33      In the present case, the order for reference sets out briefly but precisely the relevant national legal context and the origin and nature of the dispute. It follows that the referring court has defined the factual and legal context of its request for an interpretation of EU law sufficiently and that it has provided the Court with all the information necessary to enable it to reply usefully to that request (judgment of 23 March 2006, Enirisorse, C‑237/04, EU:C:2006:197, paragraph 19).

34      In those circumstances, this request for a preliminary ruling cannot be considered to be inadmissible in its entirety.

 Preliminary observations

35      In their observations, AHTOP and the Commission respectively argue that the legislation at issue in the main proceedings must be assessed having regard, not only to Directive 2000/31, but also to Directive 2005/36/EC of the European Parliament and of the Council of 7 September 2005 on the recognition of professional qualifications (OJ 2005 L 255, p. 22) and Directive 2007/64/EC of the European Parliament and of the Council of 13 November 2007 on payment services in the internal market amending Directives 97/7/EC, 2002/65/EC, 2005/60/EC and 2006/48/EC and repealing Directive 97/5/EC (OJ 2007 L 319, p. 1).

36      In that regard, it should be pointed out that, in the procedure laid down by Article 267 TFEU providing for cooperation between national courts and the Court of Justice, it is for the latter to provide the national court with an answer which will be of use to it and enable it to rule on the case before it. In that context, the Court may extract from all the information provided by the national court, in particular from the grounds of the order for reference, the legislation and the principles of EU law that require interpretation in view of the subject matter of the dispute in the main proceedings in order to reformulate the questions referred to it and to interpret all provisions of EU law which national courts require in order to decide the actions pending before them, even if those provisions are not expressly indicated in those questions (see, to that effect, judgment of 16 July 2015, Abcur, C‑544/13 and C‑545/13, EU:C:2015:481, paragraphs 33 and 34 and the case-law cited).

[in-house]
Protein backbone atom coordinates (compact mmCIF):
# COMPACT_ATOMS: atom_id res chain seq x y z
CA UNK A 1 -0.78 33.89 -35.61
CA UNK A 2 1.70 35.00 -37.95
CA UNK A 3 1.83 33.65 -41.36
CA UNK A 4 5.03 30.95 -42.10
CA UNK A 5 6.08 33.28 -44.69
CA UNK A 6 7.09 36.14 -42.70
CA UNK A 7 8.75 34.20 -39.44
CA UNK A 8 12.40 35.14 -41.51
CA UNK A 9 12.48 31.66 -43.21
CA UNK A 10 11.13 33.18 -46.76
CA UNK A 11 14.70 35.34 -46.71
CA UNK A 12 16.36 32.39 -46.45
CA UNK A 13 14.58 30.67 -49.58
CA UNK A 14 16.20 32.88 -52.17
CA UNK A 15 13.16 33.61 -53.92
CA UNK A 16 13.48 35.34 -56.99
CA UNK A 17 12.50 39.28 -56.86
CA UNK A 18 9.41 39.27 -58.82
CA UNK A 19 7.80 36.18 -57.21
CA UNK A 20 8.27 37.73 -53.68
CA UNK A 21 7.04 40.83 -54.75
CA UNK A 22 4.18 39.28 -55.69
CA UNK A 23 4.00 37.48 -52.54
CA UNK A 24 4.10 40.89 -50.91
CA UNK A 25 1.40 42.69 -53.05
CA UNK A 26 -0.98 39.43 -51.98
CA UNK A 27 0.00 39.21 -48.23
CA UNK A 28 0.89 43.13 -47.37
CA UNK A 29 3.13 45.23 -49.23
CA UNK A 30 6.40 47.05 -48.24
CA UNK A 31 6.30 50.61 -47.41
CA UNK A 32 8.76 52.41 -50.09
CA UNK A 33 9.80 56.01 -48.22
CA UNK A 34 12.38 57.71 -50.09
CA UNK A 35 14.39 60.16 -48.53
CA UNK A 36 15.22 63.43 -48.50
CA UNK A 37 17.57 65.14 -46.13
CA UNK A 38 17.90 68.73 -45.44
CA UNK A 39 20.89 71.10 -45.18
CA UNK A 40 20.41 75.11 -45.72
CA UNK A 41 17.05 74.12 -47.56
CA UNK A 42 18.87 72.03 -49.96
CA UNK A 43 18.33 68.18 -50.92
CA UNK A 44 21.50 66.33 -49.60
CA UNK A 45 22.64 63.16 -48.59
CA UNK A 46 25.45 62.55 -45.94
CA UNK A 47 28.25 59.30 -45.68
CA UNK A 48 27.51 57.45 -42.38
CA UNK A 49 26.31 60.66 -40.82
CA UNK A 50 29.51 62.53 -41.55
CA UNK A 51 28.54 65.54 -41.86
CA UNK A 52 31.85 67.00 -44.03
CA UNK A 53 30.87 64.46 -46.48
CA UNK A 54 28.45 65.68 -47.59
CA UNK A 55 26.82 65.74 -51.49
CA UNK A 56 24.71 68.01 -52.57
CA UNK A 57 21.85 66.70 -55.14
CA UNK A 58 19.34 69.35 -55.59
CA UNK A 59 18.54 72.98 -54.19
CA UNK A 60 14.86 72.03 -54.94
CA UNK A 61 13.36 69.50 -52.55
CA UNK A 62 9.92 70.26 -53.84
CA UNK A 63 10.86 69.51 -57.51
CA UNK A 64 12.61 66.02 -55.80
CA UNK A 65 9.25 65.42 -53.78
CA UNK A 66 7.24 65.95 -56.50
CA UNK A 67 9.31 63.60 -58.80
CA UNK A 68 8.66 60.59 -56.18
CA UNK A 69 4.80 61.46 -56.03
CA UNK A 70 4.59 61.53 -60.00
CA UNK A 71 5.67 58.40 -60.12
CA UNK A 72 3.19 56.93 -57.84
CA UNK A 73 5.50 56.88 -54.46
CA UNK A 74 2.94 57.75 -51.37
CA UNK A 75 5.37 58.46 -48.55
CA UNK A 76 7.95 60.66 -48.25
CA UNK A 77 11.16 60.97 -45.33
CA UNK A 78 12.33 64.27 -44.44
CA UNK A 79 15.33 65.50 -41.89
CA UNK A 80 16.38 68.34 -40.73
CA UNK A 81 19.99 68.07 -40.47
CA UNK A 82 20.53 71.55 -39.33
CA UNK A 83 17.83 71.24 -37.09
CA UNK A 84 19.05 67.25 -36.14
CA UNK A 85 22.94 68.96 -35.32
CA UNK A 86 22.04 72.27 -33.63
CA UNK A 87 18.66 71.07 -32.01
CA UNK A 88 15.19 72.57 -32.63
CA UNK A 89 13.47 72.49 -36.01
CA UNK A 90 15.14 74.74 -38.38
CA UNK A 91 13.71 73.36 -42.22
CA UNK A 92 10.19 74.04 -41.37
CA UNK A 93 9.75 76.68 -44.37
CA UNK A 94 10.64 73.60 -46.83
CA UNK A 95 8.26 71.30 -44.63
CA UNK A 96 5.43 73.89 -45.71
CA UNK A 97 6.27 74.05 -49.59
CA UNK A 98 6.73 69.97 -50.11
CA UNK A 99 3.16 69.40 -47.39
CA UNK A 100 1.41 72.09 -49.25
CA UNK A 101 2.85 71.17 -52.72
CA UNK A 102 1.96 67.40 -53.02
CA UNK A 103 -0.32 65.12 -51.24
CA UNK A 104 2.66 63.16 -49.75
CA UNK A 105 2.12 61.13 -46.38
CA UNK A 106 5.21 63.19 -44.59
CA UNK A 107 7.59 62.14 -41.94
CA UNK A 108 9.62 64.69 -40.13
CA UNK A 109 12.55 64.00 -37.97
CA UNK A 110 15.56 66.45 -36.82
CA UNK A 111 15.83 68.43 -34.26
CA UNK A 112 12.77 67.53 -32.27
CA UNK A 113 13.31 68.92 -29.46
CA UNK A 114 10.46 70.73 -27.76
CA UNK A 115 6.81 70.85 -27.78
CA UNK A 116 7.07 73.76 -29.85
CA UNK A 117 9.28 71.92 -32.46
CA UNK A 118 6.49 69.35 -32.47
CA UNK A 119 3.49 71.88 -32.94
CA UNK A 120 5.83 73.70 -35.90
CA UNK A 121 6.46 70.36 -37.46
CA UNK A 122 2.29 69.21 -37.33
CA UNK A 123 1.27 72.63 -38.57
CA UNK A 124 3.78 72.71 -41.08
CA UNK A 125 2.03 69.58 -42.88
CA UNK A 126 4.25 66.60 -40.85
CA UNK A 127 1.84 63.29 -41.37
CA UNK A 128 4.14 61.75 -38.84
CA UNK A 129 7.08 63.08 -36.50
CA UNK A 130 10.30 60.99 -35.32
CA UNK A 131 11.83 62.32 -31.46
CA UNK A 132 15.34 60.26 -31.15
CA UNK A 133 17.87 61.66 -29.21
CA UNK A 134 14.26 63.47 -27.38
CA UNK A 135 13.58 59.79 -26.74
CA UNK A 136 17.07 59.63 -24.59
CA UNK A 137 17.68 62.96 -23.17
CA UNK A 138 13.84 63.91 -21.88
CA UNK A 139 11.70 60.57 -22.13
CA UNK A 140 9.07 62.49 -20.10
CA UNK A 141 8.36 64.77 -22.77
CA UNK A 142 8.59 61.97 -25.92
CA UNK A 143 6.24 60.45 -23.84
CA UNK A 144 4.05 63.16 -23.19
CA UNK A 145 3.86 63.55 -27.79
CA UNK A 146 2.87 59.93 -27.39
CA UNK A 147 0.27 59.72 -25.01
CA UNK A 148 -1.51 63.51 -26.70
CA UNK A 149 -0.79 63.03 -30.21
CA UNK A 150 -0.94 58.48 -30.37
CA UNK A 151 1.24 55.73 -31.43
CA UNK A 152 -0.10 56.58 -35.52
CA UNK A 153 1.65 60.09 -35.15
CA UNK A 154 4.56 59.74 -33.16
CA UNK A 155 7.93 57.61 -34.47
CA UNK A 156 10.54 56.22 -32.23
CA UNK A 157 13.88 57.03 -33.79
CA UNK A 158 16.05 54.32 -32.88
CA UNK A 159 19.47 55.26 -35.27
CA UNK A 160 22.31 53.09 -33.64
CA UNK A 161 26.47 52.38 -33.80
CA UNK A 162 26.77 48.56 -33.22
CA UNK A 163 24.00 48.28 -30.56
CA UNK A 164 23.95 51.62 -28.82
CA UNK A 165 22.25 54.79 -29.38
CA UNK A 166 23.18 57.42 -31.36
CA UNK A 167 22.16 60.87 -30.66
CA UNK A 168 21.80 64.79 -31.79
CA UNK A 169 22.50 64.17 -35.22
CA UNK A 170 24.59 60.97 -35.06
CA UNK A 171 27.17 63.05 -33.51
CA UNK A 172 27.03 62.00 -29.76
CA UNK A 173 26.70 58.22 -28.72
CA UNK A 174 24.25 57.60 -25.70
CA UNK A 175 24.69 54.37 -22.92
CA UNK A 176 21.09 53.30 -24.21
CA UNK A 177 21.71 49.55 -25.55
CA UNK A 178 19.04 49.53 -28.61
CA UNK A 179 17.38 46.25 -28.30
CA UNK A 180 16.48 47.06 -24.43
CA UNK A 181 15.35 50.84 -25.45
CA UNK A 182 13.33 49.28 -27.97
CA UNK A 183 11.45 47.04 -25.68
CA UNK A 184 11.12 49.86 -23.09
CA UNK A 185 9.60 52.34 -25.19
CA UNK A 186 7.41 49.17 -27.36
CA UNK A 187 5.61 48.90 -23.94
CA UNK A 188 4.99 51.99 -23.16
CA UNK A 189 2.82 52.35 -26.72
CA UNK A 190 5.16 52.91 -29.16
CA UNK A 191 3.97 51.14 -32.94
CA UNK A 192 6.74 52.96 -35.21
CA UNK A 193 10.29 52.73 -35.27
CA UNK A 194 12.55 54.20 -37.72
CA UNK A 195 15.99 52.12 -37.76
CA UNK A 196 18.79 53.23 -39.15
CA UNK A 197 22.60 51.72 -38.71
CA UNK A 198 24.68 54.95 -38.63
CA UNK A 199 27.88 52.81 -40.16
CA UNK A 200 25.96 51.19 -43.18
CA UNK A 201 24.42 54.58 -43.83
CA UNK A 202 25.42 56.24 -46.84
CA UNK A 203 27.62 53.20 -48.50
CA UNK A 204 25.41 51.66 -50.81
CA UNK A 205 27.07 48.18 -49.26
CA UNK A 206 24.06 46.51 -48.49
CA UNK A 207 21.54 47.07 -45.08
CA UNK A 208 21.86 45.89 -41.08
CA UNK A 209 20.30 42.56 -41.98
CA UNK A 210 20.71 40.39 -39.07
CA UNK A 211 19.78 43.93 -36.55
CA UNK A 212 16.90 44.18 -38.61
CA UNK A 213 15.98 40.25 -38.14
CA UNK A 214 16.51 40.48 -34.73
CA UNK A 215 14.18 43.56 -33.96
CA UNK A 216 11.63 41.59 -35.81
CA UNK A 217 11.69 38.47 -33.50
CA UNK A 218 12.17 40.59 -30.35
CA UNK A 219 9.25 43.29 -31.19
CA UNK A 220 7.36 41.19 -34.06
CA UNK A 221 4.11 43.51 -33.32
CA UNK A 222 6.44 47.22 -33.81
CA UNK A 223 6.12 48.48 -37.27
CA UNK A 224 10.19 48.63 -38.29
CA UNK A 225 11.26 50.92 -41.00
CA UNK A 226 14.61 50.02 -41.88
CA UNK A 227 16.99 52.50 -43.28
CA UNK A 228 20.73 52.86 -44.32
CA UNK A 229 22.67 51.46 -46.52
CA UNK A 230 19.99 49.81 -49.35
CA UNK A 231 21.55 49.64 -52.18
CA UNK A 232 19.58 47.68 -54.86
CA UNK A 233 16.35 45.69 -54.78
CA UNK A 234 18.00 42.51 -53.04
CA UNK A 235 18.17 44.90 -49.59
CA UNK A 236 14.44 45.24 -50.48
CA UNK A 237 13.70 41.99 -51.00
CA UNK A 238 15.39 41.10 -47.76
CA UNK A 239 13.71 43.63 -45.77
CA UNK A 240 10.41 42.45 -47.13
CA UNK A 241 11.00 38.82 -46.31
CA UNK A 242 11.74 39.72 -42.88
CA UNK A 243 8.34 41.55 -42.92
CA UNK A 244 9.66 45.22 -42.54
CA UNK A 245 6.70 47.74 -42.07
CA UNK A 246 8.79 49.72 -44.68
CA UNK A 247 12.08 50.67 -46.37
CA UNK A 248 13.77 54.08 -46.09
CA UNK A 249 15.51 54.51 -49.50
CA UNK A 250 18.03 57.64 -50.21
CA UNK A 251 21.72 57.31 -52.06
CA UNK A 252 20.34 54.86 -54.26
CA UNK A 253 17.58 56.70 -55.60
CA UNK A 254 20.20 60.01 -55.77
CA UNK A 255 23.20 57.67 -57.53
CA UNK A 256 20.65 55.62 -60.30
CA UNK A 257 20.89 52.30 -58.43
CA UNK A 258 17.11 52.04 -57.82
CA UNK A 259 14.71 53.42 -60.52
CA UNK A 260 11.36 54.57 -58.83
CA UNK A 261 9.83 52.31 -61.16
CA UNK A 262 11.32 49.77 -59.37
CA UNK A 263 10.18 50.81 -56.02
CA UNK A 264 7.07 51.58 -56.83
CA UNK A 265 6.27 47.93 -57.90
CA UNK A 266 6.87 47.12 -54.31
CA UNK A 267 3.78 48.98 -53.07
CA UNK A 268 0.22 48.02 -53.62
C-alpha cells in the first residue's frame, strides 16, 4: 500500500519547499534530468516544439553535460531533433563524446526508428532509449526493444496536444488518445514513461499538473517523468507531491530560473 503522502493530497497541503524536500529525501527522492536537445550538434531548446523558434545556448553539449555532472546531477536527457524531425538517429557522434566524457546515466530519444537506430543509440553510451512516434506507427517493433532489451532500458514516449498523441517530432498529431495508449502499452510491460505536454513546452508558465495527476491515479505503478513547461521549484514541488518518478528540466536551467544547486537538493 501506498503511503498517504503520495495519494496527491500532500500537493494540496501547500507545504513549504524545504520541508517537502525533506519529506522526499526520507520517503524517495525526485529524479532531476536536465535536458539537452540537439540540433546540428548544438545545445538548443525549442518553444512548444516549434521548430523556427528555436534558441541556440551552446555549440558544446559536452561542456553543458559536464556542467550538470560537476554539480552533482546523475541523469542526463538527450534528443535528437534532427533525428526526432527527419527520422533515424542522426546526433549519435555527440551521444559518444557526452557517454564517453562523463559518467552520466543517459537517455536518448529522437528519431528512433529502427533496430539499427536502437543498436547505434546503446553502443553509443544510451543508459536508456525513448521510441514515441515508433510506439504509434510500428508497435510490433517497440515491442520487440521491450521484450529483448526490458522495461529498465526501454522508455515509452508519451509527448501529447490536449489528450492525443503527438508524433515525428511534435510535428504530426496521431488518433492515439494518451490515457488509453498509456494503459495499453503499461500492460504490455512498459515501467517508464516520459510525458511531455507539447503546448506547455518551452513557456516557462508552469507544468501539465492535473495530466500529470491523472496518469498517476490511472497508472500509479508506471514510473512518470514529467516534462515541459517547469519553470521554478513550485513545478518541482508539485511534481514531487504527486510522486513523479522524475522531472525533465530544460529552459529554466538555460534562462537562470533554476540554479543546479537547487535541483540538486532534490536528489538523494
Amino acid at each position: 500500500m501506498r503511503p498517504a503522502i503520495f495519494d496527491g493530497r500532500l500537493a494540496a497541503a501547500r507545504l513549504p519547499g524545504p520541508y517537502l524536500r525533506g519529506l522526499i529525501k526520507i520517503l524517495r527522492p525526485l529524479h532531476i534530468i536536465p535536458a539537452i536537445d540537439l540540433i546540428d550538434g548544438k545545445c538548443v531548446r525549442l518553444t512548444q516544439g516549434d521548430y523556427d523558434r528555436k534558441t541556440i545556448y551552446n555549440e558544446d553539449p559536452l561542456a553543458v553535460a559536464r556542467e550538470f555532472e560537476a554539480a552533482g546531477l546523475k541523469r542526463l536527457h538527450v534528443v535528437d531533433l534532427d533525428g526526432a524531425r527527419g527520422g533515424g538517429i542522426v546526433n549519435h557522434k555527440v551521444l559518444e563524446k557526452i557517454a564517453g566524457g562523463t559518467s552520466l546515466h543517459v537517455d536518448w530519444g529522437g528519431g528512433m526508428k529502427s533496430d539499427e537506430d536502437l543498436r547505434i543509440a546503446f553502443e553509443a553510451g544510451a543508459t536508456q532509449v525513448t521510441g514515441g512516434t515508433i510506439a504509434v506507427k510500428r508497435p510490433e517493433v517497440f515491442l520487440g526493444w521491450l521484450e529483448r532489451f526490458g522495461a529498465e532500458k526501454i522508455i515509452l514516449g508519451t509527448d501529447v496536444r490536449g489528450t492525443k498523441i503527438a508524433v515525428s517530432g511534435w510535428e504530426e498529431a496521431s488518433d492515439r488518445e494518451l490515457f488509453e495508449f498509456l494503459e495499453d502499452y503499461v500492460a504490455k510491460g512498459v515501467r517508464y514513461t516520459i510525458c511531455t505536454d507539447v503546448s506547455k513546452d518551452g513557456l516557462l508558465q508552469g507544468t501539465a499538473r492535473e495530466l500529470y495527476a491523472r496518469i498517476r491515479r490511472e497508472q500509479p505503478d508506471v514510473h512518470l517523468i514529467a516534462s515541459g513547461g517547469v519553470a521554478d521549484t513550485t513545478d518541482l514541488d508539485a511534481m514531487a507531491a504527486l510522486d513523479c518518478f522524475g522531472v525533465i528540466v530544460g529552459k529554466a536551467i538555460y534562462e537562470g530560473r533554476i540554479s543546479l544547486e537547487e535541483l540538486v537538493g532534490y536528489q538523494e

37      However, it is for the national court alone to determine the subject matter of the questions which it wishes to refer to the Court. Thus, where the request itself does not reveal a need to reformulate those questions, the Court cannot, at the request of one of the interested parties referred to in Article 23 of the Statute of the Court of Justice of the European Union, examine questions which have not been submitted to it by the national court. If, in view of developments during the proceedings, the national court were to consider it necessary to obtain further interpretations of EU law, it would be for it to make a fresh reference to the Court (see, to that effect, judgment of 11 June 2015, Berlington Hungary and Others, C‑98/14, EU:C:2015:386, paragraph 48 and the case-law cited).

38      In the present case, and in the absence of any mention of Directives 2005/36 and 2007/64 in the questions referred or indeed of any other explanations in the order for reference that require the Court to consider the interpretation of those directives in order to provide a useful reply to the referring court, there is no reason for the Court to examine the arguments relating to those directives, which would effectively result in the Court modifying the substance of the questions referred to it.

 The first question